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Friday, Jun 6, 2014

Asian Opinions

Mailbox: CPF use a factor behind rising prices?

The Straits Times | Friday, Jun 6, 2014

Having a paternalistic government set well-intentioned policies may lead to unintended negative consequences - some of which worsen the very problems they aim to solve ("Move away from 'Govt knows best' approach" by Mr Tan Suan Jin; May 27).

Letting Central Provident Fund (CPF) members use their savings for purposes such as health care, education and housing may cause prices in these areas to rise faster than normal.

Among the "baskets" of goods and services used to calculate the Consumer Price Index, health care, education and housing saw the fastest price increases over the last 20 years, outstripping the overall inflation rate.

While there may be many reasons for this, one of the main factors could be allowing CPF use for these items, which goes against the fundamental dictum of human and economic behaviour - that nobody spends somebody else's money as carefully as he spends his own.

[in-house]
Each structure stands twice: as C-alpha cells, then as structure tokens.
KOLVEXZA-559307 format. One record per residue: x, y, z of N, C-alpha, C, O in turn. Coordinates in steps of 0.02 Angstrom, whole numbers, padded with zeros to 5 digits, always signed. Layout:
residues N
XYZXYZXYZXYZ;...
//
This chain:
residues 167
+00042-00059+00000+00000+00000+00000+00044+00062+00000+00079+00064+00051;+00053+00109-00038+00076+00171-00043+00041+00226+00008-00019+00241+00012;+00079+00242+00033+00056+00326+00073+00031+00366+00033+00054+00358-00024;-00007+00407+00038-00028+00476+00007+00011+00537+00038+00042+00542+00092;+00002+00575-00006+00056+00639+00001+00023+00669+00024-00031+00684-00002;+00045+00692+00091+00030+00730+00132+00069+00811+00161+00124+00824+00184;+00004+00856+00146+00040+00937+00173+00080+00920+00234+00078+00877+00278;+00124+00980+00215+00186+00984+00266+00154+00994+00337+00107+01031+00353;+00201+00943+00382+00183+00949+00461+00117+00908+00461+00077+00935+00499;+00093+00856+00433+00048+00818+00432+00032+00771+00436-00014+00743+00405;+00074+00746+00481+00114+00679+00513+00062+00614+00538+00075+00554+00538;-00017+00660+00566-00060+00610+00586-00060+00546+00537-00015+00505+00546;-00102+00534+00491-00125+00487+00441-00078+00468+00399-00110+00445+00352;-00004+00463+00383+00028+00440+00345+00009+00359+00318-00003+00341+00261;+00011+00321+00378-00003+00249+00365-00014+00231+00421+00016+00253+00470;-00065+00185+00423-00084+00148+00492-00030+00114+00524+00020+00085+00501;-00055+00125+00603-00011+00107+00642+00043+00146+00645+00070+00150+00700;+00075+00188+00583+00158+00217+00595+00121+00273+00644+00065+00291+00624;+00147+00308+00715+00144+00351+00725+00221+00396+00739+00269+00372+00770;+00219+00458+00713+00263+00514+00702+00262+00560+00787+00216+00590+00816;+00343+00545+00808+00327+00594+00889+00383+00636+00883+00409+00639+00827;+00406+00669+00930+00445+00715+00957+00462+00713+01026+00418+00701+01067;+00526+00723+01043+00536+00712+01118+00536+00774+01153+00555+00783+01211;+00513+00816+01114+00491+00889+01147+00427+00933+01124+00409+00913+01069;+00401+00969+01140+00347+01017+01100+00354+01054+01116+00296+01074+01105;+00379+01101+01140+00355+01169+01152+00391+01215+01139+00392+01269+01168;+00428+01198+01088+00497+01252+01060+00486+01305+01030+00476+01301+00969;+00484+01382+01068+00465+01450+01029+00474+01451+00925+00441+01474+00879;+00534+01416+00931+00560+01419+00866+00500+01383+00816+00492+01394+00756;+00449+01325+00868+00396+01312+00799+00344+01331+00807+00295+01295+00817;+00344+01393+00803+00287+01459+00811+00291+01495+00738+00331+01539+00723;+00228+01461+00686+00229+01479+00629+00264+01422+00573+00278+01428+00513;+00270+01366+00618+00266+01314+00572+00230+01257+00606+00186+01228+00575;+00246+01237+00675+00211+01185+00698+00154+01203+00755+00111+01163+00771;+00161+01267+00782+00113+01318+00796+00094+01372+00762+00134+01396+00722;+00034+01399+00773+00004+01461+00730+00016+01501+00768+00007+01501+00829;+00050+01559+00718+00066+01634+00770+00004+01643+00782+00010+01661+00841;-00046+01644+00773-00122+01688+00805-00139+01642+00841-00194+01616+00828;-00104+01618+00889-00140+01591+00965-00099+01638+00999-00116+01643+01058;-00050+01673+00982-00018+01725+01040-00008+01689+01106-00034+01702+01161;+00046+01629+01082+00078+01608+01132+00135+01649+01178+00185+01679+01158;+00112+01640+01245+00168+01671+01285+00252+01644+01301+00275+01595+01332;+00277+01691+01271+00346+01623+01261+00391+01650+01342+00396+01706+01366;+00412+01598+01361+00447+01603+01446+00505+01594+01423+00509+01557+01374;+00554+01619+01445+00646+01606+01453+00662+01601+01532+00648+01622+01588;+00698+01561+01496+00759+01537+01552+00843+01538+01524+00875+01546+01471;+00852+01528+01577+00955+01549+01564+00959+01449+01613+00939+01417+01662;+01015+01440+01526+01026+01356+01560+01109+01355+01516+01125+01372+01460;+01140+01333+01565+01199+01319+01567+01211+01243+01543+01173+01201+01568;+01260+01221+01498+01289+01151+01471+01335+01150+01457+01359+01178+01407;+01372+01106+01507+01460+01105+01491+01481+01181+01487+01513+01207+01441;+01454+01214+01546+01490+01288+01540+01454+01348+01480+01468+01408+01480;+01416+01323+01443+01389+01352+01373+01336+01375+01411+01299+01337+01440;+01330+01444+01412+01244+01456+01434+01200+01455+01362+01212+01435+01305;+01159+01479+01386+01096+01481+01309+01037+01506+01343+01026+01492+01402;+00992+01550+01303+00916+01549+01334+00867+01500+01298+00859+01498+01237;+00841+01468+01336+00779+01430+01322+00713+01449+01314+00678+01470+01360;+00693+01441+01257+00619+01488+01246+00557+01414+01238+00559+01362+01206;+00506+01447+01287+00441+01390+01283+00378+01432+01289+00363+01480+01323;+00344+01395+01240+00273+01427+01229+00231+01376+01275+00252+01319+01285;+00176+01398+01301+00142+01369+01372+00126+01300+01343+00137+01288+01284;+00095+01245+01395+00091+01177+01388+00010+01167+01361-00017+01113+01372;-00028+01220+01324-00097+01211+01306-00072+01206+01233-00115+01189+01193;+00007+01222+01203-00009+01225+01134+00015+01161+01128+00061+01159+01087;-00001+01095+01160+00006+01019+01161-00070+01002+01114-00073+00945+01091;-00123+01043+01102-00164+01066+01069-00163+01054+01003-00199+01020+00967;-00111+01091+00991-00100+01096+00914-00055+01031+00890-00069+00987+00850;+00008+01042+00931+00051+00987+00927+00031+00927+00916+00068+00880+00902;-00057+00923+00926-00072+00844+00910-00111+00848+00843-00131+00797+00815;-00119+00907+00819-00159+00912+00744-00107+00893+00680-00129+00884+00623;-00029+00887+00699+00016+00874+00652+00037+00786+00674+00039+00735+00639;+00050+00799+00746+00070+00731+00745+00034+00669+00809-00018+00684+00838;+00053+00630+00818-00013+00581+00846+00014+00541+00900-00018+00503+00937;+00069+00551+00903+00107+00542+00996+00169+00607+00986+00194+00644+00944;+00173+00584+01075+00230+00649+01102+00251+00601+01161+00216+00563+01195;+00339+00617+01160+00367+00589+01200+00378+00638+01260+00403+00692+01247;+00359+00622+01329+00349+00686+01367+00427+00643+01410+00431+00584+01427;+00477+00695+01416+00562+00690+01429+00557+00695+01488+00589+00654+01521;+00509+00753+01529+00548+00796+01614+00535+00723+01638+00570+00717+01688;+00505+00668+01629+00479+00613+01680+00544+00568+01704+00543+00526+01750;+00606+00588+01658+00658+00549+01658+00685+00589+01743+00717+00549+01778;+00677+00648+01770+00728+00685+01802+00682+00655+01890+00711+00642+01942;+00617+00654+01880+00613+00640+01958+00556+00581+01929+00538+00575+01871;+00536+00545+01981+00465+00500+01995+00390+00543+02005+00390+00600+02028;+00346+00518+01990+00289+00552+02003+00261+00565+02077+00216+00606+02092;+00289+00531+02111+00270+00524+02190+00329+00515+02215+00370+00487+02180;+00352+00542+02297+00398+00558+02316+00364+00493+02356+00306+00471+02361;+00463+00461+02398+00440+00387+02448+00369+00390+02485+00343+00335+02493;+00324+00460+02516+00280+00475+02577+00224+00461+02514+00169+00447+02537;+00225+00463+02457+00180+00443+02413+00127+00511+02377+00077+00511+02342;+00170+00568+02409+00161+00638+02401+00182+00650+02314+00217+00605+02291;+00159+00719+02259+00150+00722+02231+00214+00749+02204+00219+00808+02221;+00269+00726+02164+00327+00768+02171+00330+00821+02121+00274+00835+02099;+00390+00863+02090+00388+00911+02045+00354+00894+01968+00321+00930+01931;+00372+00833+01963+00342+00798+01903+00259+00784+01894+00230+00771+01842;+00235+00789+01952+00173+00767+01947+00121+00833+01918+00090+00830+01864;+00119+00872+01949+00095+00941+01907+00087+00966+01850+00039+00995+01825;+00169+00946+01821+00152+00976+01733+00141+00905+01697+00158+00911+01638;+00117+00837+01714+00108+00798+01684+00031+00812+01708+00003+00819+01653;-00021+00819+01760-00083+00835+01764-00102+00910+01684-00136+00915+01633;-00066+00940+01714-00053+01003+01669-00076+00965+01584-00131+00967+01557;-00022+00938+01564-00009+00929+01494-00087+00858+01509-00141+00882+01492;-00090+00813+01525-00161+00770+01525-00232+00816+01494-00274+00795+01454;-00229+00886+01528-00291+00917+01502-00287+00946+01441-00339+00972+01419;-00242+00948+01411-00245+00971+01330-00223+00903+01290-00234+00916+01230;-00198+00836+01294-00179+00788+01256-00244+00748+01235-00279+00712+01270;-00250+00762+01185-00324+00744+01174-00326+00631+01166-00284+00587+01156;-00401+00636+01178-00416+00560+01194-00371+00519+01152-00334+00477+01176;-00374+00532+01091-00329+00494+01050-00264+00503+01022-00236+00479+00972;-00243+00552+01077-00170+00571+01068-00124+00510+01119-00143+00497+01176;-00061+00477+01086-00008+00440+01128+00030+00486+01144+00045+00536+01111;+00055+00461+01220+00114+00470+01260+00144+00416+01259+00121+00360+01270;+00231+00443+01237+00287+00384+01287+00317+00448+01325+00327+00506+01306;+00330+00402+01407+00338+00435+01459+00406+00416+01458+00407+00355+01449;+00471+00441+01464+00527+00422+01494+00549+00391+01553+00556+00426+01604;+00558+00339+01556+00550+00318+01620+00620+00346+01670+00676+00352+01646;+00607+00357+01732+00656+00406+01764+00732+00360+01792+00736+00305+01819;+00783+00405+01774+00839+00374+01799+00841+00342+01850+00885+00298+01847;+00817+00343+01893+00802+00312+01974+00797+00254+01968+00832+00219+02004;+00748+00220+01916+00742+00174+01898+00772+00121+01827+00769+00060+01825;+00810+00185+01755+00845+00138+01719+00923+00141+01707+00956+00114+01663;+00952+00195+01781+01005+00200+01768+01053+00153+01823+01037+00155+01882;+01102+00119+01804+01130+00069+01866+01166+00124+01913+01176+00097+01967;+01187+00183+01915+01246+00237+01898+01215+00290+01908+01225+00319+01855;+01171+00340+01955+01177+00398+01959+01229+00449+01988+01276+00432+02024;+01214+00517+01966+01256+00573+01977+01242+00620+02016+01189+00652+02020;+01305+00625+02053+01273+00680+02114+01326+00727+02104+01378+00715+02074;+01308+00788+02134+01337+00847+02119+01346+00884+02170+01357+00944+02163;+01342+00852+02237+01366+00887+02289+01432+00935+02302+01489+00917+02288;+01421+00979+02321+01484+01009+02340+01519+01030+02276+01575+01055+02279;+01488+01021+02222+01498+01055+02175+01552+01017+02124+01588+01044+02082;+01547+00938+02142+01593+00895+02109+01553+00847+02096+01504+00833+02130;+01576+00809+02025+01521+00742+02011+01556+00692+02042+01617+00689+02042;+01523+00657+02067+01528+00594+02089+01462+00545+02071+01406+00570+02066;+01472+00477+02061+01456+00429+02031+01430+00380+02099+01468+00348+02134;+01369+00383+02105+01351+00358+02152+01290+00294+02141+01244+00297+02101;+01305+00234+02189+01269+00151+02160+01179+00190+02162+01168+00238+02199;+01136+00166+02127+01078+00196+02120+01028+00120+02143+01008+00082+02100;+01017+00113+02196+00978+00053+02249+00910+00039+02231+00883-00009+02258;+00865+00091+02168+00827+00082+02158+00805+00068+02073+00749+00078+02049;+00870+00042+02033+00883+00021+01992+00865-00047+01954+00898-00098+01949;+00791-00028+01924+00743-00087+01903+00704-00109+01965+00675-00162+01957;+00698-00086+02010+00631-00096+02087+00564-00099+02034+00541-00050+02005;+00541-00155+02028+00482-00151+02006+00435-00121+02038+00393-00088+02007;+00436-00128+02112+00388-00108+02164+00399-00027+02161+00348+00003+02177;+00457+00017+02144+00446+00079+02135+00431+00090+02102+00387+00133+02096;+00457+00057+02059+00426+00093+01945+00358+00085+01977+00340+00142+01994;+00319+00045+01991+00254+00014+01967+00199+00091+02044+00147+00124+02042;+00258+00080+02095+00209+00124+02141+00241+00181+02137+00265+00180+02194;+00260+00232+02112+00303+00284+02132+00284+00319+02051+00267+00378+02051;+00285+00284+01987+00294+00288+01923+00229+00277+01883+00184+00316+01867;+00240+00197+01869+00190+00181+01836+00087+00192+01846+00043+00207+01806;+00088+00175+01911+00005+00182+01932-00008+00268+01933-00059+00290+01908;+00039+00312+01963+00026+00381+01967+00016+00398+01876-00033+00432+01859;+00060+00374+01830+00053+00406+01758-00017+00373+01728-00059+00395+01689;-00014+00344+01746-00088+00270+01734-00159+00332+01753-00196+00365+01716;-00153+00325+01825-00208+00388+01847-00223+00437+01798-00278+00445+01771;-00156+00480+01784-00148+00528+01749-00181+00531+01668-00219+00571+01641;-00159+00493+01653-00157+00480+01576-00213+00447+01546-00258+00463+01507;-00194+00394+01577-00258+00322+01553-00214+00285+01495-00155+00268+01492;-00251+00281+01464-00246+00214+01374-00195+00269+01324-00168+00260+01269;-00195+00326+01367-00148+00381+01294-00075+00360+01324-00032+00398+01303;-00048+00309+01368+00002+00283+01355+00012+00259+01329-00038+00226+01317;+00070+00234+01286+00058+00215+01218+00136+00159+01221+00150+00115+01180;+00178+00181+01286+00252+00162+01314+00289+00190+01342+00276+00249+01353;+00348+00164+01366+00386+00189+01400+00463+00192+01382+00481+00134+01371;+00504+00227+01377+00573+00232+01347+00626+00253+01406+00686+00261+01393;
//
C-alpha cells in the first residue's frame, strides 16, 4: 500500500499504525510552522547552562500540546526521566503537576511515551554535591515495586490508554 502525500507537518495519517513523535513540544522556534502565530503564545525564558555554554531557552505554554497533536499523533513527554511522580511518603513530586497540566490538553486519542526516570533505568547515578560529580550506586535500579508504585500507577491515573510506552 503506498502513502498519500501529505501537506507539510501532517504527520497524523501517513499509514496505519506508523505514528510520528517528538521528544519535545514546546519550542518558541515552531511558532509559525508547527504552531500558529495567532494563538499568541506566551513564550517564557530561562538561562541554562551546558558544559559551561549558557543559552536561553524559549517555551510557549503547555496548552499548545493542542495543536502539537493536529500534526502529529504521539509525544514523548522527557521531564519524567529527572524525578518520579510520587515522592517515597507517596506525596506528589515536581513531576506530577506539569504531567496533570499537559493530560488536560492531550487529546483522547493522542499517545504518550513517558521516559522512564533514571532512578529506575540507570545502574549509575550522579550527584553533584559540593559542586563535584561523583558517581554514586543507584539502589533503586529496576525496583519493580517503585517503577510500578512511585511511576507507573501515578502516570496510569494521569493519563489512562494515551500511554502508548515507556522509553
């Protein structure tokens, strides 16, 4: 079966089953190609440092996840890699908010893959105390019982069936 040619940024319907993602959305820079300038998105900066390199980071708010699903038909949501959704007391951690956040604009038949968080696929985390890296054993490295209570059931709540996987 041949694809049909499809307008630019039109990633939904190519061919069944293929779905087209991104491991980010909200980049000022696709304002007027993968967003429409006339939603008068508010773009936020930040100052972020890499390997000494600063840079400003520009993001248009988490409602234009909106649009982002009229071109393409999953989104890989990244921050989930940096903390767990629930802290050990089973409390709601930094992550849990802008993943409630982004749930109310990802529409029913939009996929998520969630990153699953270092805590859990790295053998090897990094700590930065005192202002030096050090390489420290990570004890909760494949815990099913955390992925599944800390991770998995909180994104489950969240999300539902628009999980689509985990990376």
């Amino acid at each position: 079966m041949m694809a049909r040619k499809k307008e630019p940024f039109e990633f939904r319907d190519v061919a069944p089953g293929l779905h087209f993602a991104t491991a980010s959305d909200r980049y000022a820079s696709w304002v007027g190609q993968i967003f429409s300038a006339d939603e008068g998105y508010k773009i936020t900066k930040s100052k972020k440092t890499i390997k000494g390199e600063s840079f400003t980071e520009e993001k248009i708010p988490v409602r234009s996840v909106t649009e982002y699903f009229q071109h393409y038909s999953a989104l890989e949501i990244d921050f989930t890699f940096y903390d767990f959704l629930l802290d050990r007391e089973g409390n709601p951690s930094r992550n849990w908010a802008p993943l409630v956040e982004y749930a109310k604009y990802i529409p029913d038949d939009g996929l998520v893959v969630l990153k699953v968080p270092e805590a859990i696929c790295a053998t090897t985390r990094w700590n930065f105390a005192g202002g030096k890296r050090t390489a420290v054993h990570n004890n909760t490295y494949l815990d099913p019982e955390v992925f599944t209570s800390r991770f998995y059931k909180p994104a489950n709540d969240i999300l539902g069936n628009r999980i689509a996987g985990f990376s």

For example, many patients who use Medisave for their health-care needs would opt for the best and often most expensive medical care their Medisave can afford, rather than scrutinising and comparing prices if they had to pay the cost out of their own pockets.

Or consider the couple who purchase a new flat and "max out" their available CPF monies. They would have every incentive to buy a more expensive home, as their available CPF monies would have limited other uses.

In the first example, doctors have less incentive to keep prices low because the patient does not mind paying more, while in the second example, property prices rise faster than normal because of the additional artificial demand.

The solution then is to rely less on government policies, and instead take personal responsibility for our own well-being. Assuming personal responsibility will not solve all the ills of society, but it mitigates the unintended consequences of a one-size-fits-all policy. More importantly, it reduces the need for others to run our lives.

Alan Ng Zhi Yang


This article was first published on June 04, 2014.
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